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What Should We Make of the Eating Alone Campaign?

Comments (10)
  1. Jason says:

    Excellent article written by Chettan. Perhaps the best I have seen on this topic so far.

  2. defennder says:

    Sorry for being the first critic of this article. I think you guys are taking a campaign which should be considered a joke too seriously. Is a defence such as that written above really necessary? The counter-campaign is nothing more than a humorous response. It doesn't deserve to be rebutted at all.

  3. Chetan says:

    Hey defennder,
    I see what you're saying but I don't think you're right. Why should the campaign be considered a joke if it concerns the happiness of those people who feel the pressure to not eat alone even though they want/have to? By running the campaign, the campaigners hope to alleviate the stress facing these people. Would you consider their distress at eating alone be considered a joke? If so, why? Please explain that to me.

    As for the counter-campaign, it certainly does seem like a humorous response, but when you read some of the comments by its creator on the facebook page, he seems serious. And even if it was just and nothing more than a humorous response, I'm still perfectly justified in critiquing it, simply because it attempts to downplay the importance and seriousness of the campaign its countering. This counter-campaign is designed to weaken the other, which the creator considers a stupid idea. My approach is no different from someone who critiques a humorous counter-campaign to one that rallies against bullying, or any other unjustified social pressure or stigma.

  4. Anon says:

    Everyone has the right to express their opinion and criticize what they think is obsolete. If someone sets up a campaign to vote for a particular presidential candidate, obviously the opposite party deserves a campaign of their own. You claim to be rallying against bullying. If criticism is bullying, I don't see why you have the right to criticize the counter-campaign and its supporters and followers as well.

    1. Chetan says:

      Hey Anon, I don't think you understood what I was saying in my reply correctly. I should have made it clearer in my comment, so my bad. I was saying that by criticising the counter-campaign which aims to challenge and trivialize the original 'Eating Alone in School' campaign, I am adopting a similar similar approach to someone who criticizes a counter-campaign which challenges and/or trivializes a campaign against bullying, or other such unjustified interpersonal actions. I was just trying to draw the parallel. So I don't understand why you're bringing in the example of campaign for presidential candidacy, and what it serves to show.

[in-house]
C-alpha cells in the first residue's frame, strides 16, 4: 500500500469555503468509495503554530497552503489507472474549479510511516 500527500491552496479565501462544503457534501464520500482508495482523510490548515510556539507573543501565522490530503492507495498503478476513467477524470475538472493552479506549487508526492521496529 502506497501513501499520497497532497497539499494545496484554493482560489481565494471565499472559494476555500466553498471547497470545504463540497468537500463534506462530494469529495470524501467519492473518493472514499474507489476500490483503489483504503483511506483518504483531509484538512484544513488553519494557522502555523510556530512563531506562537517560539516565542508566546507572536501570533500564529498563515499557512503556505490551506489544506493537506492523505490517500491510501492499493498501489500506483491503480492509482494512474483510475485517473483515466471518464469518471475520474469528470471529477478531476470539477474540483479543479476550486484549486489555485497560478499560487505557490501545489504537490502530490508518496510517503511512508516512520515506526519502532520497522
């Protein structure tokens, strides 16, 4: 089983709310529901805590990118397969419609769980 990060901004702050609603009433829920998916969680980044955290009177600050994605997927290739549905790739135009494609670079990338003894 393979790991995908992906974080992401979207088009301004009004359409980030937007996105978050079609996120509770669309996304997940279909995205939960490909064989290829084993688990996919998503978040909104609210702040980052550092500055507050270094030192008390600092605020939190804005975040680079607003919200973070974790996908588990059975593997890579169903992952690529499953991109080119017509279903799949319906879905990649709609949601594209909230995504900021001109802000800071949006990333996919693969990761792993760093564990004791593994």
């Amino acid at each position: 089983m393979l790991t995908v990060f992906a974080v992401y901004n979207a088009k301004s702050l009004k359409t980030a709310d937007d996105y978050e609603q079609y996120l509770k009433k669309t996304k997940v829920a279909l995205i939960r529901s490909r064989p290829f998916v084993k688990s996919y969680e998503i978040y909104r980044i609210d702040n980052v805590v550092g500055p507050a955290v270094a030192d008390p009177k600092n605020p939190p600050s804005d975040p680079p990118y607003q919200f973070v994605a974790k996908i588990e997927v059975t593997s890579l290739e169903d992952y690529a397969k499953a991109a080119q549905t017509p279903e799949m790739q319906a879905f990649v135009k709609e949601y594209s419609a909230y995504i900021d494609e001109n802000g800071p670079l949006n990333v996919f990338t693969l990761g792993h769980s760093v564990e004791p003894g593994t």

Also, I did not say that I was rallying against bullying. I simply said that my approach is similar to that of someone who rallies against it. And why do you equate criticism with bullying? Why think that whenever we criticize someone, we are bullying them? That seems very odd. If I misunderstood you, please help me out on this.

  5. Jason says:

    "It is no secret that most Singaporeans, even NUS students, are highly apathetic."

    Couldn't agree more. This campaign best qualifies as "Campaigns we do not give a shit about" and joins up with "Meat-out Thursdays" as well as "Hug a stressed NUS student day".

    Still, it saddens me to see what kinds of campaigns NUS students come up with. Upon reading about the campaign, i can hear my mom sobbing in the kitchen every night and my dad starts drinking again. I tell my relatives that I come from SMU so as to reduce the embarrassment my family faces. I pray fervently that one day I may proudly call myself an NUS student, but then again I realised I dont have a God to pray to.

    But I suppose people who can't stand eating alone have a worse fate.

    1. Brezhnev says:

      took the words right out of my mouth

  6. RandomBeauty says:

    I detest the campaign because it further accentuates such stigma (via the urgency and campaign to ameliorate it). It has become counter-productive.
    Nobody said there was anything wrong to eat alone.
    The campaign reinforces the above assumption FIRST before it attempts to tackle the issue.

    1. Chetan says:

      I haven't seen people stigmatizing eating alone any more than before (which itself is in dispute). Not on the facebook page at least. From what I can gather, people seem to think that the whole campaign's objective is either pointless or that the campaigners are unnecessarily butting into people's private affairs. I don't think i've seen anyone saying something like, "man, eating alone is really bad, its ok and good to stare and denigrate those who wish to eat alone". You obviously very strongly think that people are. Where are you getting this idea from?

      The counter-campaign may seem like an attempt to accentuate stigma further, but if you read the creator's comments on the facebook page, he agrees that people should not be stigmatized for eating alone. So I don't understand how you can "detest" the campaign without any real evidence that it is indeed accentuating such stigma.

  7. fabrizzo says:

    i dont understand the meaning of this campaign.havnt heard it b4 too

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Established in 2009, The Kent Ridge Common is the independent daily of the National University of Singapore. Writers comprise largely of current undergrads with select alumni contributing to the paper. Opinions expressed are of the writer's own. Please visit our disclaimer page for our terms and conditions.
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